By Rick Riozza
Welcome back my friends to the show that never ends; we’re so glad you could attend—ride outside, ride outside! That’s right! Now that some of the pandemic’s restrictions have eased, the world is treated again to the most famous bicycle race in history. The Tour de France is back to its July scheduling for the traditional three week race around the entire country of France—now in its 108th year.
The entire event is filmed live and is as exciting as ever. And the French countryside scenery is as beautiful as one would expect. Whether you’ve traveled there or not, it’s always such a treat to catch so much of the usual and unusual sites throughout France. And have we mentioned wine yet?
Of course many of us enthusiasts began our vino love affair with that bottle of Bordeaux, Burgundy, Champagne, Beaujolais, and/or Loire Valley white wines. As a result, we’ve always found an interest in the Tour de France in its dynamic sporting circuit that often runs along the paths of the famous vineyards. So much so, that most of us will catch the TV coverage with our favorite French wine in hand.
The racing route all around France varies each year. What remains constant is the final dash on the Champs-Élysées in Paris for the ultimate win. This year the race began in Brittany, starting in the city of Brest, where the famed apple brandy Calvados is toasted throughout the area. Indeed! There is a wonderful stew recipe made of tripe and Calvados—it’s just delicious and warms the hearts and minds in that cold damp region. Quelle Merveille! What memories come to my mind!
I’ve written this before: As a college student, I came upon the Tour de France early in my French travels. After spending most of my money in Paris, I realized I needed to get to the South of France stat! After having a ball in Bordeaux, I took a very long train ride to Nice and fortuitously met up with the Tour’s “le peleton”—the main pack of riders, whizzing into town and finishing the stage for the day. There was so much wine & partying through the evening & night, I don’t see how the cyclists got any sleep. We spectators and fans certainly didn’t.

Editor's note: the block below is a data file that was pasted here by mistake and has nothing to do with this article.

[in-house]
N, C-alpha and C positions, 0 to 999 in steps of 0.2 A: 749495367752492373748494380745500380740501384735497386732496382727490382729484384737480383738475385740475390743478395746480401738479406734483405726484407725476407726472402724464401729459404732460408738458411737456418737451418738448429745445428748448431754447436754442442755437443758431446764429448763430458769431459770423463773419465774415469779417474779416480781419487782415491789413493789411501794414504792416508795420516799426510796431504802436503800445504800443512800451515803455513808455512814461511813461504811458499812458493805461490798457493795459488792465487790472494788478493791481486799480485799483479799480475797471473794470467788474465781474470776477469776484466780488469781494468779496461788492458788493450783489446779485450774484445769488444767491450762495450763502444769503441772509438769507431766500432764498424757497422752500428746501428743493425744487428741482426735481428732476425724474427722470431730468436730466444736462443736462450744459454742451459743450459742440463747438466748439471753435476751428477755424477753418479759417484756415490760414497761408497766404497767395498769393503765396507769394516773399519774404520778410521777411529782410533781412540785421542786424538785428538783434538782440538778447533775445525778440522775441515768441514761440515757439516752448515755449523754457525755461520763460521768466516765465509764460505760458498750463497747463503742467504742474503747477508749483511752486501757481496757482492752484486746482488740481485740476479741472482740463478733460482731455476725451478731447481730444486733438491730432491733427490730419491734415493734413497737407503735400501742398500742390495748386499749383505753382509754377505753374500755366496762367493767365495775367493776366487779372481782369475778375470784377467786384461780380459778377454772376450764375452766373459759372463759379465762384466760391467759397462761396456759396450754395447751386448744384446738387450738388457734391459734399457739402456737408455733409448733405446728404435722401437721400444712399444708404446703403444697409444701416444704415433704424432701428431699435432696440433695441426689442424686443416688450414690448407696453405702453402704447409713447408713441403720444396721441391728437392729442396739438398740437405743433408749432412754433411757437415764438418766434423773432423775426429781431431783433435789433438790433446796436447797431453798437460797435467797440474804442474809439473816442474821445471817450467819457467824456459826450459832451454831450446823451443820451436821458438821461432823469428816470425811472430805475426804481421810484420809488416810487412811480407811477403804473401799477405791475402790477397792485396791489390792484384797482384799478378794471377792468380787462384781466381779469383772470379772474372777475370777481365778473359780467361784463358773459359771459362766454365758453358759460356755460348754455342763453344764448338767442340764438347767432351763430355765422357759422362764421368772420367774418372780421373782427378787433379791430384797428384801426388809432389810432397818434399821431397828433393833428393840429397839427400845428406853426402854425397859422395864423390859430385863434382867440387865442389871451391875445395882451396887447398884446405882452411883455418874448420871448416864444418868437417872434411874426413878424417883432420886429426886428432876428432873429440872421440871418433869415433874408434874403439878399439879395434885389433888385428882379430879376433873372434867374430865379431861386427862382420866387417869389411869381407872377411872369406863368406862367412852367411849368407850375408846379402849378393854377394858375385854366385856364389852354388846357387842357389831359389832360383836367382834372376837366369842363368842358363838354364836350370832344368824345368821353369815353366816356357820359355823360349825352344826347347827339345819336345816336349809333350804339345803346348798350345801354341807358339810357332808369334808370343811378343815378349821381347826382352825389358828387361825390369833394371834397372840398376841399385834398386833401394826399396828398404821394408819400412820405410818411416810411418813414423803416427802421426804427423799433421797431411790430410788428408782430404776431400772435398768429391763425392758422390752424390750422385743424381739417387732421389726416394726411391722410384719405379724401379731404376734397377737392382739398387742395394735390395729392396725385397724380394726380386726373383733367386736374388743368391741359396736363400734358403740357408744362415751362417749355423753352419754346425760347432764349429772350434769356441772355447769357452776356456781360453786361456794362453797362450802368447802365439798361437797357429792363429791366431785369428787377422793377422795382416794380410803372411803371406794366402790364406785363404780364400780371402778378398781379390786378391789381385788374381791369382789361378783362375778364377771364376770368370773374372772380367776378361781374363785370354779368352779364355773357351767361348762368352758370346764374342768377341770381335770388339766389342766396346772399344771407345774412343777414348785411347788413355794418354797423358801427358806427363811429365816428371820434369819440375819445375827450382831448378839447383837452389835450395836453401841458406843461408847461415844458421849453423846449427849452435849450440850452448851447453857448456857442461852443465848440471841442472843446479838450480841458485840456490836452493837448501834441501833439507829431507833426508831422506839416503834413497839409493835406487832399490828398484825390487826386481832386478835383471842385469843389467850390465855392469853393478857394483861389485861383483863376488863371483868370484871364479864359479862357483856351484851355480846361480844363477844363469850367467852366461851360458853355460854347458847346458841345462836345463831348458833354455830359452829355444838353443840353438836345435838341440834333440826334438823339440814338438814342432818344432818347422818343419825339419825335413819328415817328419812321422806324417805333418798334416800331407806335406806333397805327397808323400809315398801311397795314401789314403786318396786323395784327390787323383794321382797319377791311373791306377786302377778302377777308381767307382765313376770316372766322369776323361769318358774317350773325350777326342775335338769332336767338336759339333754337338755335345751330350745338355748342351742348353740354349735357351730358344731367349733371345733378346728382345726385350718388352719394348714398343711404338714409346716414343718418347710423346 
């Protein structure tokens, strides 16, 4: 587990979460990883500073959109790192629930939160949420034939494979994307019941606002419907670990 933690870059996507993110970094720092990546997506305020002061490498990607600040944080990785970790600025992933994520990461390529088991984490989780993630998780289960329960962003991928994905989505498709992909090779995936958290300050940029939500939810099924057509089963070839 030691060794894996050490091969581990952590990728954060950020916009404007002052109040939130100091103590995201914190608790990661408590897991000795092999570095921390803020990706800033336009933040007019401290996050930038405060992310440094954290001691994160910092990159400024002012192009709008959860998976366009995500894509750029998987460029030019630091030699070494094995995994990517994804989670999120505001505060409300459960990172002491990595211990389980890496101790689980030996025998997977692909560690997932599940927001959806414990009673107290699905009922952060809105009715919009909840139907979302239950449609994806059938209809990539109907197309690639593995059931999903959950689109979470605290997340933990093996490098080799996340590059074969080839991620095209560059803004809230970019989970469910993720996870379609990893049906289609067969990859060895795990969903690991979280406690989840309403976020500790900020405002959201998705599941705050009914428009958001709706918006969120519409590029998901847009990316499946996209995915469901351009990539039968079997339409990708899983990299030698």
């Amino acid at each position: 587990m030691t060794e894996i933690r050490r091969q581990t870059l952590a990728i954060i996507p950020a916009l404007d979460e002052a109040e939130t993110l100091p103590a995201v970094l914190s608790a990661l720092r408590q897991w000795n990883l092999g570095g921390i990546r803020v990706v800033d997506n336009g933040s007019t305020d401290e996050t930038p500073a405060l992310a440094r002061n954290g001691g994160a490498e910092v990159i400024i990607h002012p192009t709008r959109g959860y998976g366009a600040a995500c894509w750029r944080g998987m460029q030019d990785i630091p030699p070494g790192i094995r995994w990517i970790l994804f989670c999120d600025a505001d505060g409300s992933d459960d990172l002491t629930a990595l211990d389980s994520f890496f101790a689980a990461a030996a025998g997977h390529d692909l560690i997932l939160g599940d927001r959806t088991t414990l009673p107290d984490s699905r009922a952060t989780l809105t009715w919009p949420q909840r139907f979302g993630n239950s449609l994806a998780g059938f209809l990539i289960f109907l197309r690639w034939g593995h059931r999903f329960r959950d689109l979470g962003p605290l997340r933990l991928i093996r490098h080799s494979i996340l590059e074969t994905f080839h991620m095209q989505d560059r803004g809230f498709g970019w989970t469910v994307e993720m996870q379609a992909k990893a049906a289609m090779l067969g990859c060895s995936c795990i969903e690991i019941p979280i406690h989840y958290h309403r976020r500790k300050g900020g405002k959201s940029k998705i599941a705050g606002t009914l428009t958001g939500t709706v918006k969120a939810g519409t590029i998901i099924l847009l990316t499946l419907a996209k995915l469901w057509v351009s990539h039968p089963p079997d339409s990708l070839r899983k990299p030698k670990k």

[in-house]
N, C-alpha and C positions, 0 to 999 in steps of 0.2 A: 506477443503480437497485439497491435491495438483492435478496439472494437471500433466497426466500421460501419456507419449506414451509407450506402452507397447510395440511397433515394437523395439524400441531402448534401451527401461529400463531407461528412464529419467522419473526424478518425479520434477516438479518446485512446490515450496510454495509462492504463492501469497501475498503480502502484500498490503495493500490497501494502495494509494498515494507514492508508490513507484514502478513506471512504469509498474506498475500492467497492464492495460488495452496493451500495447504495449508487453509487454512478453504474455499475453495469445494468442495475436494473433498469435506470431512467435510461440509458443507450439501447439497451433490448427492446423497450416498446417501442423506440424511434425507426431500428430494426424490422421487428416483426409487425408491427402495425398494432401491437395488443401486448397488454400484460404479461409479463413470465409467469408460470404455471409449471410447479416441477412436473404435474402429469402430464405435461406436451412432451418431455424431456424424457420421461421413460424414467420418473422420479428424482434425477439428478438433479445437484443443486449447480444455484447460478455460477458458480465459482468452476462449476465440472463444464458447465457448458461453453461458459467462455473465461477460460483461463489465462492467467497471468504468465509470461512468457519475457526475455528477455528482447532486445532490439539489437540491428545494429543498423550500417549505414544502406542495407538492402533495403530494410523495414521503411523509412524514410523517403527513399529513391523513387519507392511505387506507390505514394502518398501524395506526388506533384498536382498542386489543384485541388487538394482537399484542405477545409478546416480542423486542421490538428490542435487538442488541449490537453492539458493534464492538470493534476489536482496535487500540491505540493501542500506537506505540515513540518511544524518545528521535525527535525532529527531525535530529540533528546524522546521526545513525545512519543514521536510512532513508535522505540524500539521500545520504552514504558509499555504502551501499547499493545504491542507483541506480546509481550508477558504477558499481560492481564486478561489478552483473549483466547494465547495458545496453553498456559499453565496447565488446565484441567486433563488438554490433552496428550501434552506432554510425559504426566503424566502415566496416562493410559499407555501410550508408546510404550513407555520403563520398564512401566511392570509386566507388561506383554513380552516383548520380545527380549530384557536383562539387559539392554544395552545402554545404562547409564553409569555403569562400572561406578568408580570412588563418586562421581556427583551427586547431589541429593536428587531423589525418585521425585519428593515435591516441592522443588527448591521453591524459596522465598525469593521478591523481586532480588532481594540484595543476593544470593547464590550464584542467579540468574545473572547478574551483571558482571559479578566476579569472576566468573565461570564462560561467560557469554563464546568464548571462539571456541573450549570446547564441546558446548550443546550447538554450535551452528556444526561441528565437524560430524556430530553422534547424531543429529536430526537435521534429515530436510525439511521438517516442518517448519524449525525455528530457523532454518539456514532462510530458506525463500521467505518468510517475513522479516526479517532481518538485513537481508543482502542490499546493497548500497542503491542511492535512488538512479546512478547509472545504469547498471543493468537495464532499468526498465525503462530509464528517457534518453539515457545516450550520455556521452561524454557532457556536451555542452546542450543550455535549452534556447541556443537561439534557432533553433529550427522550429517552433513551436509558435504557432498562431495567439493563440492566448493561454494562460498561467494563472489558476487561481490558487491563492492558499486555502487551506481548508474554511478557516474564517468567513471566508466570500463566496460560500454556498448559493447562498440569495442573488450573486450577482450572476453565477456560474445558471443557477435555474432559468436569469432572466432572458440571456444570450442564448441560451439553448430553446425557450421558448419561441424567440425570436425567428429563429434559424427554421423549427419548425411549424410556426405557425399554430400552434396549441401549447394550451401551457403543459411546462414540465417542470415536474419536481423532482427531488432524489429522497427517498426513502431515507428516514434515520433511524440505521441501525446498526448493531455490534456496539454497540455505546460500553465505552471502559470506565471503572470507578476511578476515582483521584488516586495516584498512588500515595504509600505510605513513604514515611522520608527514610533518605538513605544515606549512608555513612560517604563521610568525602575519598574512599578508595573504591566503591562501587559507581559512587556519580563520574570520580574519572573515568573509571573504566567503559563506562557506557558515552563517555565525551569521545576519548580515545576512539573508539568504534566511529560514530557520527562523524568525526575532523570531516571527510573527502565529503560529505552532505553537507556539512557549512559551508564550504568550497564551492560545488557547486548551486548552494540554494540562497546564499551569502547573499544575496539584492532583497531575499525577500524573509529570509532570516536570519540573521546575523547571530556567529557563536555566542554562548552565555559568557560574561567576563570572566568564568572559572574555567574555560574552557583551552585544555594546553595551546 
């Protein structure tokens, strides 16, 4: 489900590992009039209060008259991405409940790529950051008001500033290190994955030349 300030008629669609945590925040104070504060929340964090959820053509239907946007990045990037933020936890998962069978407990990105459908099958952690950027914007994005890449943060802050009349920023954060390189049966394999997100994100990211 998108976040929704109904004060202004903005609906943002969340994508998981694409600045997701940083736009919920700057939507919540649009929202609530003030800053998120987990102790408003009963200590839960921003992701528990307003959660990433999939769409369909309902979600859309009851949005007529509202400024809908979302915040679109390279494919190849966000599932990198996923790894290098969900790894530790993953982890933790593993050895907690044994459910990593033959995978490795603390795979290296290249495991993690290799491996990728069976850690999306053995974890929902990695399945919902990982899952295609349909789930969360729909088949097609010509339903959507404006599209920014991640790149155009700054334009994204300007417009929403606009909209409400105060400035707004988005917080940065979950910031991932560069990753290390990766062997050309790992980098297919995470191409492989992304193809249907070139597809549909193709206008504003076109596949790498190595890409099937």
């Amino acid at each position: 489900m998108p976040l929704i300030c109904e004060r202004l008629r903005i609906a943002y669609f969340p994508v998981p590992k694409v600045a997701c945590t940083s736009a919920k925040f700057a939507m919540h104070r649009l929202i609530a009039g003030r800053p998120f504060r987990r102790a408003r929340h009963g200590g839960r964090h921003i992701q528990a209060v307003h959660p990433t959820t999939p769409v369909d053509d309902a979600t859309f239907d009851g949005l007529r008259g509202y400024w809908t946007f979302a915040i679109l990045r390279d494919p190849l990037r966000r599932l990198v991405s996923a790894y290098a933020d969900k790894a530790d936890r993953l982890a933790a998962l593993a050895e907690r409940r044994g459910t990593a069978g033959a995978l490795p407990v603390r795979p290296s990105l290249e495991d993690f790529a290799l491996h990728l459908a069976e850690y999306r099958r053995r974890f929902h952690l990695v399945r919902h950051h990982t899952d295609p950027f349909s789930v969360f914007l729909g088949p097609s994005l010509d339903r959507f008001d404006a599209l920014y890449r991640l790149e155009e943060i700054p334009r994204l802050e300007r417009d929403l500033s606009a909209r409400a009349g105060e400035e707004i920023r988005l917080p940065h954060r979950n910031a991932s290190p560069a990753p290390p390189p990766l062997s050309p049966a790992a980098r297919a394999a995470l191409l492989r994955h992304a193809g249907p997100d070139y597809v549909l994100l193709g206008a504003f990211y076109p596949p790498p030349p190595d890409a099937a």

The entire race is made up of 21 stages that take place pretty much each day of the tournament. As mentioned, the Tour began in Brittany last week and traveled through the center of France through the Lyon area and is currently racing through the French Alps. This year’s route will feature a double Mont Ventoux stage at its centerpiece – the first time the race has ever climbed ‘The Giant of Provence’ twice in one day. The race will conclude in Paris on July 18. Be sure to catch some exciting coverage!
So what we traditionally do here, is to suggest a couple of wines that are produced in the regions and areas along with racing route:
As the Tour is currently winding itself in and around the hills and mountains of the Alps in the east of France, there are woodlands and meadows about; and its appellations of Arbois and Cotes du Jura own wholly original ancient grapes that are the fascination of vino lovers and foodies.
The late-ripening Savagnin grape can be blended with a local Chardonnay to produce a fresh white that provides a distinct hazelnut note of delight.
The other version, known as Vin Jaune [van-ZHOHN], is the famous strong “yellow wine of Jura” where the Savagnin grapes are picked as ripe as possible, fermented, and then left in old Burgundian barrels for over six years—it can age for a century! This wine is not for the faint of heart—crazy flavors of apples, smoke, nuts and nutmeg, citrus and spices. It needs adequate decanting and aeration as it is very aromatic and intense. The French love this wine with the local poulet de Bresse along with Comte cheese.
With the cyclists crossing through the French Southwest, one of our favorite red wines from the area is—or rather, had been called “vin noir”—black wine. Tannat is one of the darkest “red” wines in the world. It’s full of deep and dark antioxidants, resveratrol, anthocyanins, polyphenols, and gripping but stimulating tannins.
Google this wine and find most wine-loving cardiologists vote Tannat to be the quintessential wine to actually be good for the heart!
And as one can imagine, the flavor profile consists of blackberries, black cherries, black licorice, black plums; coffee, earth, leather; cassis, chocolate and jam; and prunes, smoke, vanilla & spices—without any annoying sweetness. Indeed, most of the time, the French winemakers add a little Merlot to round out the rough edges.
En route pour Paris! À votre santé!